Hicks visits Texarkana to talk about new $1.2 billion Globe Life Field

Texas Rangers radio broadcaster Matt Hicks was in Texarkana Thursday to talk about Globe Life Field.


Broadcaster Matt Hicks was in Texarkana Thursday at the Chamber of Commerce to talk about the Texas Rangers new $1.2 billion home, Globe Life Field.

Located across the street from Globe Life Park (old stadium), the Rangers’ new palace is considered 91 percent complete. The first baseball game will be March 23, an exhibition between Texas and the St. Louis Cardinals. The home opener in the regular season will be March 31 against the Los Angeles Angels.

Hicks noted the first event at Globe Life Field will not be a baseball game. A concert that features Chris Stapleton will be first.

Some have asked why a new baseball stadium was needed in Arlington, Texas. There’s two answers, both pretty obvious. Texas summers can burn you, drown you, or blow you away. There should be no more rainouts for the Rangers with the retractable roof. Sun burns in left field should also be a thing of the past.

Rangers’ radio announcer excited about new stadium.

No more sun burns noted Hicks

Secondly, it’s possible Globe Life Field could attract free agent pitchers, who didn’t want any part of Texas heat waves in July and August.

“The biggest feature has to be the retractable roof,” said Hicks. “It takes about thirteen minutes to open, or close. There’s also going to be two huge video boards, one in left field, and the other in right. The field will have artificial grass, really close to the real thing. It’s similar to what is being used by the Diamondbacks at Chase Field in Phoenix.”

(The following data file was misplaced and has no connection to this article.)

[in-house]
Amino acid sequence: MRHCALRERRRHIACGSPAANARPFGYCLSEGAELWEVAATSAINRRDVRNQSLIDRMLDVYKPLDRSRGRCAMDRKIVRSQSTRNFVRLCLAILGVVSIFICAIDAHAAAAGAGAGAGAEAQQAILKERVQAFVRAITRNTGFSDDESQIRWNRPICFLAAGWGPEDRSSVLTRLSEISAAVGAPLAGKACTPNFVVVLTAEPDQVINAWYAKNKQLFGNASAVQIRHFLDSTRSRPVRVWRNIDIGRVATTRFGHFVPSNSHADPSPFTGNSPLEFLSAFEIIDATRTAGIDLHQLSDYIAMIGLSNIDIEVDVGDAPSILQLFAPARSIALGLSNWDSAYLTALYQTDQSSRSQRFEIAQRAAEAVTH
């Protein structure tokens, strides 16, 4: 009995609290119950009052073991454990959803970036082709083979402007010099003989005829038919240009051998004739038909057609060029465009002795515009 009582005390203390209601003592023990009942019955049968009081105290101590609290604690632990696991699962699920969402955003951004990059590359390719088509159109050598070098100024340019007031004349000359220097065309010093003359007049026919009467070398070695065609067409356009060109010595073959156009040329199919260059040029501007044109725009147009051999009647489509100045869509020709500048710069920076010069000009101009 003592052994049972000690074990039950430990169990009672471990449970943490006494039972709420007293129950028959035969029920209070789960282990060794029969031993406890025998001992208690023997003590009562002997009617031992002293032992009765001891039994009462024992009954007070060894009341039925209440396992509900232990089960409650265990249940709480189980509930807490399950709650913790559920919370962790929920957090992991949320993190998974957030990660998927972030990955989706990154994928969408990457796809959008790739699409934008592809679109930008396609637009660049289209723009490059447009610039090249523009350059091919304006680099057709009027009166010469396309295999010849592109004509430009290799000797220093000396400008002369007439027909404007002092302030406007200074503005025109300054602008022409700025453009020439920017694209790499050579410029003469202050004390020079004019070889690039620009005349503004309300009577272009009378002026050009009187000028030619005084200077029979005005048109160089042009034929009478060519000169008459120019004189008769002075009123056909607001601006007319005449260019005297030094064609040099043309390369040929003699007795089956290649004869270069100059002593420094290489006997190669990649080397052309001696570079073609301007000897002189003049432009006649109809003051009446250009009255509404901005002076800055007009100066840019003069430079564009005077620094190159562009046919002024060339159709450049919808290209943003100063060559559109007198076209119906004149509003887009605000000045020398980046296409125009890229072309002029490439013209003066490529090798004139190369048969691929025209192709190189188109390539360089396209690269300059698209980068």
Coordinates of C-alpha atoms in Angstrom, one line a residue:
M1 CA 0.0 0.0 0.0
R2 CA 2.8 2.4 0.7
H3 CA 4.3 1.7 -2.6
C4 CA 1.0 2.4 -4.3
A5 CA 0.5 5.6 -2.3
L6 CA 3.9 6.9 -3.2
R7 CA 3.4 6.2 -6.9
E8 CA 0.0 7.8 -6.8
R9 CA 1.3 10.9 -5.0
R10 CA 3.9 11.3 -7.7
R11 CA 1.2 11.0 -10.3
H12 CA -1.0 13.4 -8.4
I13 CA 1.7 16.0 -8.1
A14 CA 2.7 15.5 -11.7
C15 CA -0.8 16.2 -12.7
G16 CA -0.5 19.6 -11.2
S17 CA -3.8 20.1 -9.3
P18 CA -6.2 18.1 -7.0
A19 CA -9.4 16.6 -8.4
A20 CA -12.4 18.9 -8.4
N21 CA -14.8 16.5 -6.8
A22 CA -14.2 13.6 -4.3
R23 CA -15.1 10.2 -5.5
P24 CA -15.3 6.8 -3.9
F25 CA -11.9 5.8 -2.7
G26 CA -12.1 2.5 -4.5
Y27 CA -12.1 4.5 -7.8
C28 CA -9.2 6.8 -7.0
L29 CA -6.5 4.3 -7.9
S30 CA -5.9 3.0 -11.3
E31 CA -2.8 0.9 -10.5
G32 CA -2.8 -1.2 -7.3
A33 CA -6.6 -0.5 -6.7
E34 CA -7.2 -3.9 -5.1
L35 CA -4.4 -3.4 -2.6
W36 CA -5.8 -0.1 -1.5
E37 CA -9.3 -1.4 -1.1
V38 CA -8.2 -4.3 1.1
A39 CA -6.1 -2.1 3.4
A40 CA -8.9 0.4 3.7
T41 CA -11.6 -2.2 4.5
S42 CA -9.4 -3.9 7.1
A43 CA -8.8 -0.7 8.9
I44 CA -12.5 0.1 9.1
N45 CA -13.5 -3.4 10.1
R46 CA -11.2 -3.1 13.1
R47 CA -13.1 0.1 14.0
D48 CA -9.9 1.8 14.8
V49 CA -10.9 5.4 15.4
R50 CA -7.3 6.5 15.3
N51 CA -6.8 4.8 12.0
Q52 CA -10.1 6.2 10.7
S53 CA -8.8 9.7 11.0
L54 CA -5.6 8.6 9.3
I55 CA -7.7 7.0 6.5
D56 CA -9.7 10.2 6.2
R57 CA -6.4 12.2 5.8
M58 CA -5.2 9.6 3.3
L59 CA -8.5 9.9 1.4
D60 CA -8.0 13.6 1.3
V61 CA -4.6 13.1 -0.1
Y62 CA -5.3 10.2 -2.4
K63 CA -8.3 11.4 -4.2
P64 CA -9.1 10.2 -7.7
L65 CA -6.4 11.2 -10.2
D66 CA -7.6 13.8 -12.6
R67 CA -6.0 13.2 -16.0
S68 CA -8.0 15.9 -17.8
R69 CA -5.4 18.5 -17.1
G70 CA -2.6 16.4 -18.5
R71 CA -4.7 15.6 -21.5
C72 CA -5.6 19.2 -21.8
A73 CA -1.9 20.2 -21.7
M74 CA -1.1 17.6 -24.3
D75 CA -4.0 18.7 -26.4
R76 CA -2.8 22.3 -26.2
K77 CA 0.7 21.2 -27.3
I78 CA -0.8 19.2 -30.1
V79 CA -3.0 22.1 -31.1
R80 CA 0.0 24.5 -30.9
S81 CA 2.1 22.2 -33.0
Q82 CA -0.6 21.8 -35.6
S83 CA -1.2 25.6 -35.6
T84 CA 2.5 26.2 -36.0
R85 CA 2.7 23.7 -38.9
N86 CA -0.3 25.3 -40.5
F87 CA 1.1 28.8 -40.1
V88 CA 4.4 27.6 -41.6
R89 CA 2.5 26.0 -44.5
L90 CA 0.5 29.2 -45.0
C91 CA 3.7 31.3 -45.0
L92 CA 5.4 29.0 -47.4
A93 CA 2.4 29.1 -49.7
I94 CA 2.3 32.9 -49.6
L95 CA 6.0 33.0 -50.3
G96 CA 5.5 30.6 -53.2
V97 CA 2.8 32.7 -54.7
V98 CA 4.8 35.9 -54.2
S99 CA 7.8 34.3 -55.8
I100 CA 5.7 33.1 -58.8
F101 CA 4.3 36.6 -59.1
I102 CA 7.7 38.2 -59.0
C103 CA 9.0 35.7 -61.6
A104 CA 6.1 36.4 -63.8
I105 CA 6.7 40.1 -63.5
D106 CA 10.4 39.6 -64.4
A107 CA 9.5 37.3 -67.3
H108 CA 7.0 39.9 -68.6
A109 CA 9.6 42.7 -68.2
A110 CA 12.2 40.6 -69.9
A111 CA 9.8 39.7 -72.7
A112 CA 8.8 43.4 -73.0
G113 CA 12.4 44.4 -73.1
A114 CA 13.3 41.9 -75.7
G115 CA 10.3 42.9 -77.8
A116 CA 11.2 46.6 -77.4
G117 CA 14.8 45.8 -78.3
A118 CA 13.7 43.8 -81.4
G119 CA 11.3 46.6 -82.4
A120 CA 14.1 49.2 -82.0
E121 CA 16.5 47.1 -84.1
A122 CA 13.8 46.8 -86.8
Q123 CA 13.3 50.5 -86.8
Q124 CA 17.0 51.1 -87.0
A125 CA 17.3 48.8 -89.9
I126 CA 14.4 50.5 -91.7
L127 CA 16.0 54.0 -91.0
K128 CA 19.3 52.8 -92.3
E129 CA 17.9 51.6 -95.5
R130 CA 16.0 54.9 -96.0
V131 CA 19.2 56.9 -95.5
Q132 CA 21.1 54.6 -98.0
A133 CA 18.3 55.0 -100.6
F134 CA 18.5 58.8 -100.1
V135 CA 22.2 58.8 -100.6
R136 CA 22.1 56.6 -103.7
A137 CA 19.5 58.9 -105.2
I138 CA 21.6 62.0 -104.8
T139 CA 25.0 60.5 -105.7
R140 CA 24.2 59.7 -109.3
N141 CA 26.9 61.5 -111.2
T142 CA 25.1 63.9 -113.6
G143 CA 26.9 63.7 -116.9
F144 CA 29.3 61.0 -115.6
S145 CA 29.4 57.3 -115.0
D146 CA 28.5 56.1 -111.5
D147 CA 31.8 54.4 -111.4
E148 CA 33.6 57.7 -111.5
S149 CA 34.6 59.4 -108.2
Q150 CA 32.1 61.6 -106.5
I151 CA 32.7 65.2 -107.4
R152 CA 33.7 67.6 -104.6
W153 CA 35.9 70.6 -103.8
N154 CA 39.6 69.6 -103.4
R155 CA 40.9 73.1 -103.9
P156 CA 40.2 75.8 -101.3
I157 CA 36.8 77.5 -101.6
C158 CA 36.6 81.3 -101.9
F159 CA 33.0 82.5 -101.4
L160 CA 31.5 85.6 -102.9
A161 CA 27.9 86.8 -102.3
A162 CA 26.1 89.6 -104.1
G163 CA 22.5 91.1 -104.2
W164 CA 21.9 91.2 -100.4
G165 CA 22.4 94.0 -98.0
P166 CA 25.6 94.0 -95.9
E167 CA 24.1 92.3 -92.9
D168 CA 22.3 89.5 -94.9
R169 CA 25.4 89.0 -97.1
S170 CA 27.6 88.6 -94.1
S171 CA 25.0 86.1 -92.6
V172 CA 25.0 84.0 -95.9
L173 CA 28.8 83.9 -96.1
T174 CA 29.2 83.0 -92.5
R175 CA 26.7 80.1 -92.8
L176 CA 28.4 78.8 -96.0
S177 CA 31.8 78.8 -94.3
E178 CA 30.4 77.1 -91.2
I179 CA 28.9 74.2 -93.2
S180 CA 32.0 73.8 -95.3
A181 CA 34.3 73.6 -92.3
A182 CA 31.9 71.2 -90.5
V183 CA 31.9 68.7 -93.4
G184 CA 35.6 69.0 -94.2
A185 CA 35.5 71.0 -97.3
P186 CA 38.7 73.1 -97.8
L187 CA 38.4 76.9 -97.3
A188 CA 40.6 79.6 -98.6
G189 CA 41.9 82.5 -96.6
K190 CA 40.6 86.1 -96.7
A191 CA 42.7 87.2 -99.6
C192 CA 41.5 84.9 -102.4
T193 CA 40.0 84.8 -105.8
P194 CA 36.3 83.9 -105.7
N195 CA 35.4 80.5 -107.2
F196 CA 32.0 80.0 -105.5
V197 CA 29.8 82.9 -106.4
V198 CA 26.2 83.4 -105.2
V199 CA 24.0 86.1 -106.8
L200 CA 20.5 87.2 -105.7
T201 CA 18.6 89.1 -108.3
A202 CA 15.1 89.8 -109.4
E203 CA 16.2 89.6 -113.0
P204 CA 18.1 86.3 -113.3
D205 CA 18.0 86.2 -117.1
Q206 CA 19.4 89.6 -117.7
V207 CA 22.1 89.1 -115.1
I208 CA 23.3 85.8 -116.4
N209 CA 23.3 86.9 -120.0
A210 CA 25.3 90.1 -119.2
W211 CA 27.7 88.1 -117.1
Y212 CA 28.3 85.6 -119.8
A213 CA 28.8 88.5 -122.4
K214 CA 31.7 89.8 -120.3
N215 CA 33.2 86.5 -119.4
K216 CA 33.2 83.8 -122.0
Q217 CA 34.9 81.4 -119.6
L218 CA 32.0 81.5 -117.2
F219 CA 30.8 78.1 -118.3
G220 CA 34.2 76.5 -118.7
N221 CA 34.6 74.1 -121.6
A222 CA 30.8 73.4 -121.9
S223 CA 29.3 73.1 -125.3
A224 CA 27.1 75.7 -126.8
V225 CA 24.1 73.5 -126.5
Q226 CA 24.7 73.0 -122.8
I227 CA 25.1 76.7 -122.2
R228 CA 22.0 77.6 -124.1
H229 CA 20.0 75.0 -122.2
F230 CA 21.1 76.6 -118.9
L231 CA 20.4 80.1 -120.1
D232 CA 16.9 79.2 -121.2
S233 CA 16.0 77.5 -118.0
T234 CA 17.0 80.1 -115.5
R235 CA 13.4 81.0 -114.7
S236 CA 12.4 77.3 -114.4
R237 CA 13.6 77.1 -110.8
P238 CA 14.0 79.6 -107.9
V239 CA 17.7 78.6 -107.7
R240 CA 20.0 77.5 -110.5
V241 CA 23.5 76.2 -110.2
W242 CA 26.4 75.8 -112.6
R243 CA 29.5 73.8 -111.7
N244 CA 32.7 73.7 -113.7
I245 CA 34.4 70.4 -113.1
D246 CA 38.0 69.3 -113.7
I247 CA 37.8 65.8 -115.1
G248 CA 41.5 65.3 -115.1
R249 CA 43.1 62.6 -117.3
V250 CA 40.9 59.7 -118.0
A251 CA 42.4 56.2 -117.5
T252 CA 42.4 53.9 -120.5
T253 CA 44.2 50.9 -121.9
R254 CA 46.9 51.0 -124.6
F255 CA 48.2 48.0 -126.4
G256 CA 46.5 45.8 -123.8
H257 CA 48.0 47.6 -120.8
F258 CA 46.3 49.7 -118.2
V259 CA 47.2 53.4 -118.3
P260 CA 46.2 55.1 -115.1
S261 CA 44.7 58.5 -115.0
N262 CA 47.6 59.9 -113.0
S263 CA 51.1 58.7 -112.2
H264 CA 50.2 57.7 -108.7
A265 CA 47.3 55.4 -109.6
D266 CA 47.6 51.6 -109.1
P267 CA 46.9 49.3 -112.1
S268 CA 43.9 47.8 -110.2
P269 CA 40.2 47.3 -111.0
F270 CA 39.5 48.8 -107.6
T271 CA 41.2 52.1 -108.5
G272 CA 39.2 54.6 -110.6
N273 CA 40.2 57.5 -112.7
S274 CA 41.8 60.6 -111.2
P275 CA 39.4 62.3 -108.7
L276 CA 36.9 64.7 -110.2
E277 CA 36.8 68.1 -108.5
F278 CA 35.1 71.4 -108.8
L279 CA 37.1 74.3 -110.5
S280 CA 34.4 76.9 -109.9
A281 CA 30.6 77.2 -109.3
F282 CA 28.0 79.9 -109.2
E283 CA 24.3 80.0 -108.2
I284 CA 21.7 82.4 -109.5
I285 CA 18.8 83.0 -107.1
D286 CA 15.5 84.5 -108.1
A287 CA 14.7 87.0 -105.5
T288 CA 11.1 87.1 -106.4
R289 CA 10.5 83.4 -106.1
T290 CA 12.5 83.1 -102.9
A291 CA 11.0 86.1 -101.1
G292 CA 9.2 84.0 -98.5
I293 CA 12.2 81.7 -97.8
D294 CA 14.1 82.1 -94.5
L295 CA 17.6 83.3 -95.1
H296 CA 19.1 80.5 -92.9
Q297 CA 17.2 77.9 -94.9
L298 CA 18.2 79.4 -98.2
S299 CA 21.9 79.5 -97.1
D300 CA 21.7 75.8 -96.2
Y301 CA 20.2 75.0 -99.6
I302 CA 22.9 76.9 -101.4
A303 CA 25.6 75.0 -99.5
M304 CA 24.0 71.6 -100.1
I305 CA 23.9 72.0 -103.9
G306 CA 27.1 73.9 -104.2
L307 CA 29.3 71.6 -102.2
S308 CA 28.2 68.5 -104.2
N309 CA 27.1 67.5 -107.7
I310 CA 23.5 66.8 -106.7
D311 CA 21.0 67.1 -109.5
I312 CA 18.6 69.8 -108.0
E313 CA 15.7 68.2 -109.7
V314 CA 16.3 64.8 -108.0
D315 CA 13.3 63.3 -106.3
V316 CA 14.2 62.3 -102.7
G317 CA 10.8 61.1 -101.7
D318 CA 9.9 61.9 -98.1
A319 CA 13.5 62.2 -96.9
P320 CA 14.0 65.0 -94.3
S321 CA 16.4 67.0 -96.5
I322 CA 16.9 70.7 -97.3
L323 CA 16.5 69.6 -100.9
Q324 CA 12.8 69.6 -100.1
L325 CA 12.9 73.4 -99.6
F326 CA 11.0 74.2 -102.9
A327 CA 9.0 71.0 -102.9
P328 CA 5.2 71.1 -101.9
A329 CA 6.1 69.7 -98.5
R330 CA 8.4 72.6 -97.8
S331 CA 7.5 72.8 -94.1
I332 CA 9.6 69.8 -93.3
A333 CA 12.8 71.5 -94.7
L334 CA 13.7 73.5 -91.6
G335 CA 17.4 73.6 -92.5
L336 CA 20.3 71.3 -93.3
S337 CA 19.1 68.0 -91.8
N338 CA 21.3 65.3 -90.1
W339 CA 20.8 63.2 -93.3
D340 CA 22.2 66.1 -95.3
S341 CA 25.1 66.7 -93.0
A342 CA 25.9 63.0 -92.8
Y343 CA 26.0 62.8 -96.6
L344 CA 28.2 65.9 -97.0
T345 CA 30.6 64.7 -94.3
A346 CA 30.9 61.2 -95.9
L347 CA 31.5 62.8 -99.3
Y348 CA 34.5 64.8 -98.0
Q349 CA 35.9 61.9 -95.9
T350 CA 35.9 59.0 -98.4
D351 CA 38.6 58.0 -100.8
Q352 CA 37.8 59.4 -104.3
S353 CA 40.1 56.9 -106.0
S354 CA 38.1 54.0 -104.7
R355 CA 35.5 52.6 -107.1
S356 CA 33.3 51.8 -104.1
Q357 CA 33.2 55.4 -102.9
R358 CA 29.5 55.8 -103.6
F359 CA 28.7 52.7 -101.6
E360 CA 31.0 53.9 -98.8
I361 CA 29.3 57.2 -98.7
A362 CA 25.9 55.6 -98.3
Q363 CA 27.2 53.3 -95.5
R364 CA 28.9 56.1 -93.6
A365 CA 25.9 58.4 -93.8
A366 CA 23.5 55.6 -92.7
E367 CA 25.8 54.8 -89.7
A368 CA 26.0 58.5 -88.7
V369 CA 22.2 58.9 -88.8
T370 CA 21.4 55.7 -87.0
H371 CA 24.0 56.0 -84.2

Fans will likely get surprised when they go to the 1.8 million square foot facility for the first time. It sets on 13 acres, and seats 40,300. That’s 7,000 less than Globe Life Park, which opened in 1994. There’s multiple reasons for those plans.

“The new stadium is slightly larger on the inside, but has fewer seats because the seats are actually bigger. There’s now more space between the seats, and they’re steeper so your vision can’t be blocked. You’re going to be closer to the field.”

Hicks supported that comment by noting it was 50 feet from the back stop to home plate at Globe Life Park. It will be 43 feet at Globe Life Field. There’s not a lot of foul territory either.

There’s two concourses that allows fans to walk around the entire stadium. In addition there will be several concession stands with views of the playing field while standing in line.

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Club houses will be enormous

The Rangers and visiting teams will have enormous club houses. Texas players will have 40,000 square feet, featuring a weight room, training room, pools and lockers.

There will be rows of suites, providing incredible views of the games.

Hicks does appear concerned that the lack of foul grounds could result in offensive contests. If that occurs free agent pitchers may still fear playing in Arlington.

“We don’t know how the ball is going to fly in the new park,” said Hicks. “If the roof is open there could be times we won’t know how the ball will fly (depending on wind patterns). It may take a year or two of date to know those answers. I still think we’ll be in the running for pitchers who weren’t interested before.”

Dimensions in the outfield are similar to the old ones. However, they pay homage to some of the Rangers of the past. Left field down the line is 329 feet in honor of Adrian Beltre (No. 29). Center field is 407 feet for Ivan “Pudge” Rodriguez, and right field is 334 feet in recognition of Nolan Ryan. The fence goes out to 410 feet in left-center and right-center, honoring Michael Young.